Changing Bank

Let me tell you about getting a bank in the UK!

When I was 16, I got my first job as an office cleaner. In order to be paid, I needed a bank account. I went to Lloyd’s Bank and I got set up with a child’s account. I do not remember it being difficult but I think I had to bring some paperwork with me.

Just before I moved away for university, I wanted an account with HSBC. This was because HSBC had the best student account offer: a four year rail discount card. My local branch gave me a hard time, something about proving my income (which I couldn’t do because you cannot sign for your student loan until you are registered at university) and my residence (which I couldn’t do because I did not live there yet).

As soon as I was at university, it was very easy. I just signed something in the Student Union and BINGO: bank account.

As an adult, I wanted to move bank account because HSBC were being a bit unethical or something. I looked into it a few times. It would have been very easy. I could have done most of it online, just signed a few papers and made sure all my automatic payments were with the right bank. I hear it is very hard to get a bank account as an adult without a bank account, for example you are foreign. You have to prove your residence with three separate letters (for example: bills) and go to great lengths to prove you are who you say you are.

When I moved to Denmark, I was told by my foreign colleague that only one bank allowed him to be a customer. Apparently, some banks were all “foreign, eh?” and didn’t want his custom. I went to Danske Bank and got signed up. It was actually quite easy. All I had to do was tell them my “cpr” number (Identity card number) and because everything is on the same database, they set me up. They also sent me lots of stuff which the options were already ticked and needed me to sign. Half the stuff they sent me was in Danish and half was in English. As if they wanted to make the effort but could not be bothered to do it more than half arsedly.

They did not give me a Dankort, so I had to withdraw cash every time I wanted to use a supermarket because they did not take credit cards at the time. (They do now, for a “small extra fee”)

Getting a Dankort was a trial by fire. I needed an interview which they conducted by telephone, so they called me at a specific time “Have you got a job?” “Yes.” “Ok, so we will be sending you a Dankort immediately.” Only to find out, they were sending me a card that could only be used in Danish shops. Not usable outside of Denmark at all. What? I got a Visa Dankort and it has been okay, I guess.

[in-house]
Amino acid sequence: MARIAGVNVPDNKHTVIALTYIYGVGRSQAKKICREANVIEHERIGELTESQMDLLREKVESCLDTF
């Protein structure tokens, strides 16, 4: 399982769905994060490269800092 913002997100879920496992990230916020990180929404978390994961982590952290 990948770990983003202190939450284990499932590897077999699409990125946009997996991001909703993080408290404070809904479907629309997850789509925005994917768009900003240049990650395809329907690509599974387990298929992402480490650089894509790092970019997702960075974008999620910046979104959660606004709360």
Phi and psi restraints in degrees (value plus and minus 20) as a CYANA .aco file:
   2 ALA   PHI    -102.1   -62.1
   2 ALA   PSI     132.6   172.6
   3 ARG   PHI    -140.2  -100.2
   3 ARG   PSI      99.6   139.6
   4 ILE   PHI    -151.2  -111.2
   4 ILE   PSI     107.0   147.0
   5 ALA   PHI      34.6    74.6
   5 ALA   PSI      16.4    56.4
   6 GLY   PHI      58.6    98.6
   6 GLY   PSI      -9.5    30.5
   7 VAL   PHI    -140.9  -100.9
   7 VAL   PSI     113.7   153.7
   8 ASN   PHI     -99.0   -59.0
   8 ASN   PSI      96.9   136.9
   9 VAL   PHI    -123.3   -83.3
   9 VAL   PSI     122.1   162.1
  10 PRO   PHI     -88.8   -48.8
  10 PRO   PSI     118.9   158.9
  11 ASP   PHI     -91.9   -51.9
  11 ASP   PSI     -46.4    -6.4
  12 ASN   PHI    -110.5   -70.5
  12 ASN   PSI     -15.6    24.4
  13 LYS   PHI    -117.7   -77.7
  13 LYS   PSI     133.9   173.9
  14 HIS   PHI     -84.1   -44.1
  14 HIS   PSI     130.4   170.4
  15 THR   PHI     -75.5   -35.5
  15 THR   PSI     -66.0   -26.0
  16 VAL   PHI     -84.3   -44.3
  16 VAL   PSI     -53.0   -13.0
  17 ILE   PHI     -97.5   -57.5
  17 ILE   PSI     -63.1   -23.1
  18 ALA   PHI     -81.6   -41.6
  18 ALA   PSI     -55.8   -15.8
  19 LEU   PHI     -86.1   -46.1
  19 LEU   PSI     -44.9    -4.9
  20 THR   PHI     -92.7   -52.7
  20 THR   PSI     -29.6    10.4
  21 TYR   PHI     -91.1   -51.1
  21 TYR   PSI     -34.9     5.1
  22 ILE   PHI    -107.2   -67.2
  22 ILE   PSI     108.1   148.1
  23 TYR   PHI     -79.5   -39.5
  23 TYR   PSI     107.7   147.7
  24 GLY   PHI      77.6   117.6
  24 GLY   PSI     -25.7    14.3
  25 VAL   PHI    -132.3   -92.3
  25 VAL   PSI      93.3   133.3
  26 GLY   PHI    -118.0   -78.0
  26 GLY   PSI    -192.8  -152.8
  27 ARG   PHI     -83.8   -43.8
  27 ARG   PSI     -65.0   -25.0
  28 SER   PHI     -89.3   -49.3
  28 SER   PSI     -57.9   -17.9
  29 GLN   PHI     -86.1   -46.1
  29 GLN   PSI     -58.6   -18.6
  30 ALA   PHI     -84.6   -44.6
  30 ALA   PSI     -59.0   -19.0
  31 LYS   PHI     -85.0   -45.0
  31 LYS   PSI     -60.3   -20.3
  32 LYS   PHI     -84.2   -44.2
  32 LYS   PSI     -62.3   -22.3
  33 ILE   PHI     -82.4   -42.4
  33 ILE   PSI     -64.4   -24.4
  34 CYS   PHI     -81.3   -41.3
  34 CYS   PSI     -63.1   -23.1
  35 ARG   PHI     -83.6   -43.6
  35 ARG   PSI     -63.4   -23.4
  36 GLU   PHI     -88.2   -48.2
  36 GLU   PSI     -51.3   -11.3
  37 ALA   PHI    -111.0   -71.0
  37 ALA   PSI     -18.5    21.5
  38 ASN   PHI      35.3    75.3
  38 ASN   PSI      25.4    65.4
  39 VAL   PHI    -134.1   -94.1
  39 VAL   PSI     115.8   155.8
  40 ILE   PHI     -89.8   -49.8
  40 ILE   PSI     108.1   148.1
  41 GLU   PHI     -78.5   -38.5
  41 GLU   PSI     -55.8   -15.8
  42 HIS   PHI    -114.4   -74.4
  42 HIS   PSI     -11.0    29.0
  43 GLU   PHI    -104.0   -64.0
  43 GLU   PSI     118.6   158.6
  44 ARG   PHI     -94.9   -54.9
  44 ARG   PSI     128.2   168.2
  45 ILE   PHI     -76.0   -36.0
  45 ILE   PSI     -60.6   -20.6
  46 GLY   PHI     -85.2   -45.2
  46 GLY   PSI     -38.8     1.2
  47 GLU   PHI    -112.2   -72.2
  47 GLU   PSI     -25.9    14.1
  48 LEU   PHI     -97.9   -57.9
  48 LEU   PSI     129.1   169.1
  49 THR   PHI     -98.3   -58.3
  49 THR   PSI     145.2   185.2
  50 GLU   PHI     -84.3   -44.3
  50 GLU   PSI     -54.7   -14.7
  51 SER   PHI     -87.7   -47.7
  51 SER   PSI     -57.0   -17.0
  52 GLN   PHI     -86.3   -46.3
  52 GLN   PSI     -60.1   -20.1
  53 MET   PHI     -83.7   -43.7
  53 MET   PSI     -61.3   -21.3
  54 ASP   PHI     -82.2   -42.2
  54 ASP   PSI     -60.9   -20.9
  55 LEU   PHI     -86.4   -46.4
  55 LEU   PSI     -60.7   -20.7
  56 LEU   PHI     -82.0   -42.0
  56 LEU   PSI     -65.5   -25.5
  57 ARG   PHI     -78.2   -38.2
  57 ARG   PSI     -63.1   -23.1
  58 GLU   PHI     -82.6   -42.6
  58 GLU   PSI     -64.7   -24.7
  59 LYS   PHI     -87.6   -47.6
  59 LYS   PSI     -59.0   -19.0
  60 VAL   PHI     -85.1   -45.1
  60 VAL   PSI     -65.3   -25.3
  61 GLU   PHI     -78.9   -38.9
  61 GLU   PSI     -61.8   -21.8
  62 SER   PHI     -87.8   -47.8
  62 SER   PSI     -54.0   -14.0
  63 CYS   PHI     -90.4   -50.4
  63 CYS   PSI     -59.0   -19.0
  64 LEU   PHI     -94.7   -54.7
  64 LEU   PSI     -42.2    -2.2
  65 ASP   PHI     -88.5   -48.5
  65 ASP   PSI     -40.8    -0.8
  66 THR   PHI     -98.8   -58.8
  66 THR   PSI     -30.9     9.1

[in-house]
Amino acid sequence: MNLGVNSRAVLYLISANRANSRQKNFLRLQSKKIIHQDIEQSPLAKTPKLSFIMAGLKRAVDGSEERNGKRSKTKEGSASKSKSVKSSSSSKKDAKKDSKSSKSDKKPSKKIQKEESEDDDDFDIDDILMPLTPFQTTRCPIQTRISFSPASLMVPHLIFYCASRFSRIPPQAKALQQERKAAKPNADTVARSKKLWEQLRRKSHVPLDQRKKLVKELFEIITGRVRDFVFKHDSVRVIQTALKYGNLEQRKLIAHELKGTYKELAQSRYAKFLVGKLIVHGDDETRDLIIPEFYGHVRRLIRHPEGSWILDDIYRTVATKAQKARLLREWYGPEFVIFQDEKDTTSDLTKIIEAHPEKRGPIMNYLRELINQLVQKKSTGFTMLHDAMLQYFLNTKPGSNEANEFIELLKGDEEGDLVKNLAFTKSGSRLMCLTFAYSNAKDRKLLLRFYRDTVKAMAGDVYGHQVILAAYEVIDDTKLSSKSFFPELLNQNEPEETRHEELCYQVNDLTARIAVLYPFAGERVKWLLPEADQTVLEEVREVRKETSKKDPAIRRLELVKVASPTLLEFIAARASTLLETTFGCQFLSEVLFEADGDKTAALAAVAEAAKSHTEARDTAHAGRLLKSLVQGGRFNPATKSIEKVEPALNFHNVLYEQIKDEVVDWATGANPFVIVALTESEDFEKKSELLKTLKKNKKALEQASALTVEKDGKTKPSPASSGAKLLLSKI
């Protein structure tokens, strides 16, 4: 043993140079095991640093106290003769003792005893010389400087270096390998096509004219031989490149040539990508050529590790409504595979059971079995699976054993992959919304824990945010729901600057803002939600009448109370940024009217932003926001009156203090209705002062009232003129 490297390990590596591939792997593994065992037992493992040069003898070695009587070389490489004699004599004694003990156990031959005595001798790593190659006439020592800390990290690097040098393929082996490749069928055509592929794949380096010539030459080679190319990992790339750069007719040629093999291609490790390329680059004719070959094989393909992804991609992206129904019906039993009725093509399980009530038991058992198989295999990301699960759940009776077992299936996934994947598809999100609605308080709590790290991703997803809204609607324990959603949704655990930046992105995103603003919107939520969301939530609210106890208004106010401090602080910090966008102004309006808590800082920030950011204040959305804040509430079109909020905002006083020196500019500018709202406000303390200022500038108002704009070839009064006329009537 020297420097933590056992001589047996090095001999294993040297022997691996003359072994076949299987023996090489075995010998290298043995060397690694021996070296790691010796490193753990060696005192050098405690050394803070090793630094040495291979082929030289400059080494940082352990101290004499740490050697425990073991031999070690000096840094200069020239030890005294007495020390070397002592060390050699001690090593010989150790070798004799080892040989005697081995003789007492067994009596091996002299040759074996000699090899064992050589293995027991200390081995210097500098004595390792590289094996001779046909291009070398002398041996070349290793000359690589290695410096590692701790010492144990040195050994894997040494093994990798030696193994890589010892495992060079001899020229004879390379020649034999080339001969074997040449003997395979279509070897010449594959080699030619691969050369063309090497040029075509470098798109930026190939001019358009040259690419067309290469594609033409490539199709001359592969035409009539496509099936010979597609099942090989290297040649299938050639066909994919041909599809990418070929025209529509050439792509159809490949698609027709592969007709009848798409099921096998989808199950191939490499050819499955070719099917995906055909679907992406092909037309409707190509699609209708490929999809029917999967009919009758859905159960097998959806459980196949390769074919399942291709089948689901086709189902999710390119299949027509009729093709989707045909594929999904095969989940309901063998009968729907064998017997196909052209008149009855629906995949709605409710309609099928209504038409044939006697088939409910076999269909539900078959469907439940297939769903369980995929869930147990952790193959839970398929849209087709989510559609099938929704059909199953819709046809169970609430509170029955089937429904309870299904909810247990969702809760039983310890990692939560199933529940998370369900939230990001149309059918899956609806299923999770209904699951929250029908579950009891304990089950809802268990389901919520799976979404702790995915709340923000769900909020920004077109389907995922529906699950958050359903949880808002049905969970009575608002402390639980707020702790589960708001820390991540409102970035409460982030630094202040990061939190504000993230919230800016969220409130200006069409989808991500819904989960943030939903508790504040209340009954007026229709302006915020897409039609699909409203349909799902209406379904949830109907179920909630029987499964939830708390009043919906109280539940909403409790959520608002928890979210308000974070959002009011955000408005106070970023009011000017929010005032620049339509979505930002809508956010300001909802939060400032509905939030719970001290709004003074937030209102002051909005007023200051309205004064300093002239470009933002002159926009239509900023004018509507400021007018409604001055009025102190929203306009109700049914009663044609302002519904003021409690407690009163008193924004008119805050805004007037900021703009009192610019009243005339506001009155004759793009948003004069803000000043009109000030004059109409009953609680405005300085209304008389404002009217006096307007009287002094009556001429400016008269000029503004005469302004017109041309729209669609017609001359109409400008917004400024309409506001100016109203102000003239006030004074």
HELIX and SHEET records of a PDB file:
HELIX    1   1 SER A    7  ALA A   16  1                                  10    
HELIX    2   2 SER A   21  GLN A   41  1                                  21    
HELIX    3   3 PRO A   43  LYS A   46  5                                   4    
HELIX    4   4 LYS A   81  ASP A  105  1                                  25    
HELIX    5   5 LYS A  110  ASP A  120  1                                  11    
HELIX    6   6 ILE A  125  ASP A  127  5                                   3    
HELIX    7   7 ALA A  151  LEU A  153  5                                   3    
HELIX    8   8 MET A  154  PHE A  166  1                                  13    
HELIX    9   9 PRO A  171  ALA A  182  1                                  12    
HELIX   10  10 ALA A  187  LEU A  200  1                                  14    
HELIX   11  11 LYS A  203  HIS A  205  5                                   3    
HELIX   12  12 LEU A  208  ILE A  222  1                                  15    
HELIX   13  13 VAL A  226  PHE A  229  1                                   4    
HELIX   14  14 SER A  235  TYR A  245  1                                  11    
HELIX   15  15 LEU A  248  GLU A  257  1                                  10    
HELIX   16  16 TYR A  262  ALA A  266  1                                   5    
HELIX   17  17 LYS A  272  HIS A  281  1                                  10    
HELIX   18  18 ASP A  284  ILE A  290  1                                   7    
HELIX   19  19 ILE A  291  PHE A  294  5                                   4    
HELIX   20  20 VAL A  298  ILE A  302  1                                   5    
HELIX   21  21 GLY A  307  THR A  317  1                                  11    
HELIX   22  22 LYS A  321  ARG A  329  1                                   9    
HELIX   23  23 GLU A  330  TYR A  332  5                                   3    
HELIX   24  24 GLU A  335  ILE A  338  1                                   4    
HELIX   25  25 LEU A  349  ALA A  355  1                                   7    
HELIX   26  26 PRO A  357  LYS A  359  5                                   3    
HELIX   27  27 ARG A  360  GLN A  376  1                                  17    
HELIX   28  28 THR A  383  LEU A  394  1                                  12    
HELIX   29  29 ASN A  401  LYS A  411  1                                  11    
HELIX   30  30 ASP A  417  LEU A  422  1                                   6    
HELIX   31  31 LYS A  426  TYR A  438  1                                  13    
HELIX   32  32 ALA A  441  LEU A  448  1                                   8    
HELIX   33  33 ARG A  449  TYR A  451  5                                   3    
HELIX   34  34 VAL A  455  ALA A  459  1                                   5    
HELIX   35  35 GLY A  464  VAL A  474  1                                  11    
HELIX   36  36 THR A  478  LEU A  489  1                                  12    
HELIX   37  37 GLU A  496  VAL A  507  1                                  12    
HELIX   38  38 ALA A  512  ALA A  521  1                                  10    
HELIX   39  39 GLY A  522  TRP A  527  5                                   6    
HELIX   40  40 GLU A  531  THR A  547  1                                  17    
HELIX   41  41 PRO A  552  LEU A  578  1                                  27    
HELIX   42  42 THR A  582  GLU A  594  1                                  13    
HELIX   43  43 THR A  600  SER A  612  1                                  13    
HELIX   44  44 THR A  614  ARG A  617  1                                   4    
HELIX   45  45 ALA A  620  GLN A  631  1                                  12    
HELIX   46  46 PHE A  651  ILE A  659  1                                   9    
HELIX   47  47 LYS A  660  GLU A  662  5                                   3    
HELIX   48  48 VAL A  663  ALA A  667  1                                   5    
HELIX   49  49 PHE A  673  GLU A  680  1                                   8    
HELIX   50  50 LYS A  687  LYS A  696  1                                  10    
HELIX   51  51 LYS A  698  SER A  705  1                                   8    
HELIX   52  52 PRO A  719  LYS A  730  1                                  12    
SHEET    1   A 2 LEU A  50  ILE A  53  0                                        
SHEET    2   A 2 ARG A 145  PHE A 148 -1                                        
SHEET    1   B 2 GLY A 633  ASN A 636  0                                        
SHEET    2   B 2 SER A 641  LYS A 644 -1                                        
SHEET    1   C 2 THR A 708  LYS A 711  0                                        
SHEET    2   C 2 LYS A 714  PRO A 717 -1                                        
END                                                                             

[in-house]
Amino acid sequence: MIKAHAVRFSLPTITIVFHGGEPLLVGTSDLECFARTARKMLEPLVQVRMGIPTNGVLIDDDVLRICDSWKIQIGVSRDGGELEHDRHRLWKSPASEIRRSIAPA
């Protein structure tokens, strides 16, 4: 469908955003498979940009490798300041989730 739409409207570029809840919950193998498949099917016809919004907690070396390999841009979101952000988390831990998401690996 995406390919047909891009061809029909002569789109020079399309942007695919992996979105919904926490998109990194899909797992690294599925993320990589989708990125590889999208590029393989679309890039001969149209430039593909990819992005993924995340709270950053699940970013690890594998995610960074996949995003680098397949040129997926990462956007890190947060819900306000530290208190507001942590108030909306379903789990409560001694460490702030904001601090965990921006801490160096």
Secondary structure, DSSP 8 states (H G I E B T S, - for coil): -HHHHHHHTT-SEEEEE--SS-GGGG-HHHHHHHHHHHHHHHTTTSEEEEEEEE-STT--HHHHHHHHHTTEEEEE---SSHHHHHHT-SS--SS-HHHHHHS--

Then they did this thing where they stopped having tills in more than a hundred branches, including my local branch. And they have started a new thing where they charge money on a sliding rate, depending on how much “business” you have with them (so savings count the same as debts). And I do not have that much in savings and I have nothing in debt. So, it does not make financial sense to stay with them.

My boyfriend was sick of the low interest rates so he shopped around and we changed bank. For this, we needed AN INTERVIEW. Now, my bank is pretty groovy and has a coffee bar (in which, they boast, is the best coffee in town), and a major social media presence. You get your own bank manager and you see him or her exclusively. So, I guess an interview follows. But what the what? Surely the print out of my last six months of accounts and my passport suffice. Though, I had the impression it was less a screening exercise and more a way of seeing which financial products we were in the market for. I took my boyfriend with me because I have never done any financial Danish but it was actually fine. There was a bit where she made a joke about driving on the left hand side that went over my head but then I was massively tuned into financial Danish, so no shock.

The transfer has been going ok, so far. I have had to make sure the right money is in the right account at the right time but nothing tragic or irritating has happened.

If you are with Danske Bank, I would recommend getting your money out of there because what they are doing does not make good business sense and the only way they will see that is if the Market (you), informs them. But as to where you can go, I do not know. My new bank’s phone line is bilingual, so maybe they do value foreign custom.

Maybe try all the banks and put your experiences in the comments?

6 thoughts on “Changing Bank

  1. The first bank I had was Amagerbanken (now Nordik Bank), they were really nice, I had great service, wonderful customer service and all. It wasn’t a problem at all to get a dankort, but that was probably because I was a student and receiving SU.

    After Amagerbanken went busted, I had to find a new bank and my choice fell to Nykredit, first purely because of their low cost service (I figured that out from but they have pretty good customer service too, prompt reply and all. So I’m ok with that for now.


  2. We’ve been with Danske Bank for a while, just last year we bought an apartment through them, and the young kid who helped us out was extremely professional and helpful. When the deal was done he even offered us an amazing deal on opening a new megasavings account – one with 6% interest. We’d be hard pressed to find that anywhere else I’d imagine. For that reason we’ll stick with them for the moment.


      1. I’m also with them. Used to have an account with Andelskassen through Kenneth’s family, but I stopped using them when their incompetent English instructions fouled up my verifying a new dankort. No apology for the obvious errors in their instructions, just told me I would have to talk to the Tartar who handles our account. Since she’s a thoroughly unpleasant woman, I declined.


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